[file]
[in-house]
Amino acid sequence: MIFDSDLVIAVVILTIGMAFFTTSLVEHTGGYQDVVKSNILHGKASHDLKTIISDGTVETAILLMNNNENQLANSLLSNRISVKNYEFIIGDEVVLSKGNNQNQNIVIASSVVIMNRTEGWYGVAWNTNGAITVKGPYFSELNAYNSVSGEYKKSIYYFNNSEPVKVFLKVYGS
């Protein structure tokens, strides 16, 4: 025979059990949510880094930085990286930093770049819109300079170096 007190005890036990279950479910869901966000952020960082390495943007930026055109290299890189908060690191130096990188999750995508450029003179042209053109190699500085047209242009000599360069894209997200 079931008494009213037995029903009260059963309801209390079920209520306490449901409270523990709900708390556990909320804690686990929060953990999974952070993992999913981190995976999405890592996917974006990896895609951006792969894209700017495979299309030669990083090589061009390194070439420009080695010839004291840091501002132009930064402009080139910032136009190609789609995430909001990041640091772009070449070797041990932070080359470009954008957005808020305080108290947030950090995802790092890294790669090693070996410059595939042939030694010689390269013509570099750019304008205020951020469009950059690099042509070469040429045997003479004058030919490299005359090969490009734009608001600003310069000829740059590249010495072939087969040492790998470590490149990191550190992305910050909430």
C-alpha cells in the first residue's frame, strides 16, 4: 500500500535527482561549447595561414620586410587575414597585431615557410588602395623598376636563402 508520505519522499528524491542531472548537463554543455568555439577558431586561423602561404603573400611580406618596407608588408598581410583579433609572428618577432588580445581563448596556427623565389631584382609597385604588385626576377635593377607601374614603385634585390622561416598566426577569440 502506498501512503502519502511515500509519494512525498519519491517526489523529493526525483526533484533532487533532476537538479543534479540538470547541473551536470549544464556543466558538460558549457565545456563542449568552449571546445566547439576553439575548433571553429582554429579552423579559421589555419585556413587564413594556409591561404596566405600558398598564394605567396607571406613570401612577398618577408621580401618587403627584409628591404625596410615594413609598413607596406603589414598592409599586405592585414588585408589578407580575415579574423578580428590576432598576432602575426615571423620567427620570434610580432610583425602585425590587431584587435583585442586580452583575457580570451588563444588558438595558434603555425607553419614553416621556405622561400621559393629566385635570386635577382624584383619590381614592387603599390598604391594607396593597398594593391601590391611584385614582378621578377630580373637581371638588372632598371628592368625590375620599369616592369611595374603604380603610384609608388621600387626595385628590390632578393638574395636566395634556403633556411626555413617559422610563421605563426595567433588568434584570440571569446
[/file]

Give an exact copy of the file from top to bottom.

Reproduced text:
[in-house]
Amino acid sequence: MIFDSDLVIAVVILTIGMAFFTTSLVEHTGGYQDVVKSNILHGKASHDLKTIISDGTVETAILLMNNNENQLANSLLSNRISVKNYEFIIGDEVVLSKGNNQNQNIVIASSVVIMNRTEGWYGVAWNTNGAITVKGPYFSELNAYNSVSGEYKKSIYYFNNSEPVKVFLKVYGS
């Protein structure tokens, strides 16, 4: 025979059990949510880094930085990286930093770049819109300079170096 007190005890036990279950479910869901966000952020960082390495943007930026055109290299890189908060690191130096990188999750995508450029003179042209053109190699500085047209242009000599360069894209997200 079931008494009213037995029903009260059963309801209390079920209520306490449901409270523990709900708390556990909320804690686990929060953990999974952070993992999913981190995976999405890592996917974006990896895609951006792969894209700017495979299309030669990083090589061009390194070439420009080695010839004291840091501002132009930064402009080139910032136009190609789609995430909001990041640091772009070449070797041990932070080359470009954008957005808020305080108290947030950090995802790092890294790669090693070996410059595939042939030694010689390269013509570099750019304008205020951020469009950059690099042509070469040429045997003479004058030919490299005359090969490009734009608001600003310069000829740059590249010495072939087969040492790998470590490149990191550190992305910050909430």
C-alpha cells in the first residue's frame, strides 16, 4: 500500500535527482561549447595561414620586410587575414597585431615557410588602395623598376636563402 508520505519522499528524491542531472548537463554543455568555439577558431586561423602561404603573400611580406618596407608588408598581410583579433609572428618577432588580445581563448596556427623565389631584382609597385604588385626576377635593377607601374614603385634585390622561416598566426577569440 502506498501512503502519502511515500509519494512525498519519491517526489523529493526525483526533484533532487533532476537538479543534479540538470547541473551536470549544464556543466558538460558549457565545456563542449568552449571546445566547439576553439575548433571553429582554429579552423579559421589555419585556413587564413594556409591561404596566405600558398598564394605567396607571406613570401612577398618577408621580401618587403627584409628591404625596410615594413609598413607596406603589414598592409599586405592585414588585408589578407580575415579574423578580428590576432598576432602575426615571423620567427620570434610580432610583425602585425590587431584587435583585442586580452583575457580570451588563444588558438595558434603555425607553419614553416621556405622561400621559393629566385635570386635577382624584383619590381614592387603599390598604391594607396593597398594593391601590391611584385614582378621578377630580373637581371638588372632598371628592368625590375620599369616592369611595374603604380603610384609608388621600387626595385628590390632578393638574395636566395634556403633556411626555413617559422610563421605563426595567433588568434584570440571569446